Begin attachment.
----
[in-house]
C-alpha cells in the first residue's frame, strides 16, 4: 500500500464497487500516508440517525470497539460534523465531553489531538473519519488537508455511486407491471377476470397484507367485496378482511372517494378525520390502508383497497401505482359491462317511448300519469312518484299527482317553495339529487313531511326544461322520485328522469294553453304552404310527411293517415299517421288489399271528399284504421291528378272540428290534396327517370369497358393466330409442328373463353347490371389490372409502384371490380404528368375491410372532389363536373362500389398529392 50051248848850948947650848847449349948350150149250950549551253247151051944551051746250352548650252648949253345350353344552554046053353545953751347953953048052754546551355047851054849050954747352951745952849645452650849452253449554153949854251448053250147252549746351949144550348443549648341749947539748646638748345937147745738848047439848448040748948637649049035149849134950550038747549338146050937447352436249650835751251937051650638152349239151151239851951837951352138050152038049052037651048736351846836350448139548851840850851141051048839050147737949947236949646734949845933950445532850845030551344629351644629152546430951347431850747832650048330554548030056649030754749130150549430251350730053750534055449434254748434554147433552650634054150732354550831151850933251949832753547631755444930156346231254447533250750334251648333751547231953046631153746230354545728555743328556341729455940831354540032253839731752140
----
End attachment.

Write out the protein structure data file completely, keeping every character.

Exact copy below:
[in-house]
C-alpha cells in the first residue's frame, strides 16, 4: 500500500464497487500516508440517525470497539460534523465531553489531538473519519488537508455511486407491471377476470397484507367485496378482511372517494378525520390502508383497497401505482359491462317511448300519469312518484299527482317553495339529487313531511326544461322520485328522469294553453304552404310527411293517415299517421288489399271528399284504421291528378272540428290534396327517370369497358393466330409442328373463353347490371389490372409502384371490380404528368375491410372532389363536373362500389398529392 50051248848850948947650848847449349948350150149250950549551253247151051944551051746250352548650252648949253345350353344552554046053353545953751347953953048052754546551355047851054849050954747352951745952849645452650849452253449554153949854251448053250147252549746351949144550348443549648341749947539748646638748345937147745738848047439848448040748948637649049035149849134950550038747549338146050937447352436249650835751251937051650638152349239151151239851951837951352138050152038049052037651048736351846836350448139548851840850851141051048839050147737949947236949646734949845933950445532850845030551344629351644629152546430951347431850747832650048330554548030056649030754749130150549430251350730053750534055449434254748434554147433552650634054150732354550831151850933251949832753547631755444930156346231254447533250750334251648333751547231953046631153746230354545728555743328556341729455940831354540032253839731752140